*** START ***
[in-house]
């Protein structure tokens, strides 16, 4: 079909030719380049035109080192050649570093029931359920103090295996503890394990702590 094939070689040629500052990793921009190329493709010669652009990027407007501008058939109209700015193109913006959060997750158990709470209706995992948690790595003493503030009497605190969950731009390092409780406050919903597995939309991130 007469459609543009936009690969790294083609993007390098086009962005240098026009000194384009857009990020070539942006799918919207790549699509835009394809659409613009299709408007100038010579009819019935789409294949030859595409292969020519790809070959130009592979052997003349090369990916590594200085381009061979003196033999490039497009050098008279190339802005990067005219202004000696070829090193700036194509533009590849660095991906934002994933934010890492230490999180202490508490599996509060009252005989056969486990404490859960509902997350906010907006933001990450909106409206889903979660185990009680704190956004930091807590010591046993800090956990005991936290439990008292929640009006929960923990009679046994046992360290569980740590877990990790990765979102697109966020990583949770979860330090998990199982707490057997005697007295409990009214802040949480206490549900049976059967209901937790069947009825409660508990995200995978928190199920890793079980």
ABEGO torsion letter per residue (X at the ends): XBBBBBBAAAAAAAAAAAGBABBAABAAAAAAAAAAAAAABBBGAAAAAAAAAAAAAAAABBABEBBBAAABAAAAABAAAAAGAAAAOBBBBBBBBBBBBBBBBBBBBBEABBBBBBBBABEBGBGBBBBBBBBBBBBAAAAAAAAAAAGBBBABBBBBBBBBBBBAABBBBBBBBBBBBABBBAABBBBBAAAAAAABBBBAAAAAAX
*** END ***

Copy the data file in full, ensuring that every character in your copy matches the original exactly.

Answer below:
[in-house]
């Protein structure tokens, strides 16, 4: 079909030719380049035109080192050649570093029931359920103090295996503890394990702590 094939070689040629500052990793921009190329493709010669652009990027407007501008058939109209700015193109913006959060997750158990709470209706995992948690790595003493503030009497605190969950731009390092409780406050919903597995939309991130 007469459609543009936009690969790294083609993007390098086009962005240098026009000194384009857009990020070539942006799918919207790549699509835009394809659409613009299709408007100038010579009819019935789409294949030859595409292969020519790809070959130009592979052997003349090369990916590594200085381009061979003196033999490039497009050098008279190339802005990067005219202004000696070829090193700036194509533009590849660095991906934002994933934010890492230490999180202490508490599996509060009252005989056969486990404490859960509902997350906010907006933001990450909106409206889903979660185990009680704190956004930091807590010591046993800090956990005991936290439990008292929640009006929960923990009679046994046992360290569980740590877990990790990765979102697109966020990583949770979860330090998990199982707490057997005697007295409990009214802040949480206490549900049976059967209901937790069947009825409660508990995200995978928190199920890793079980």
ABEGO torsion letter per residue (X at the ends): XBBBBBBAAAAAAAAAAAGBABBAABAAAAAAAAAAAAAABBBGAAAAAAAAAAAAAAAABBABEBBBAAABAAAAABAAAAAGAAAAOBBBBBBBBBBBBBBBBBBBBBEABBBBBBBBABEBGBGBBBBBBBBBBBBAAAAAAAAAAAGBBBABBBBBBBBBBBBAABBBBBBBBBBBBABBBAABBBBBAAAAAAABBBBAAAAAAX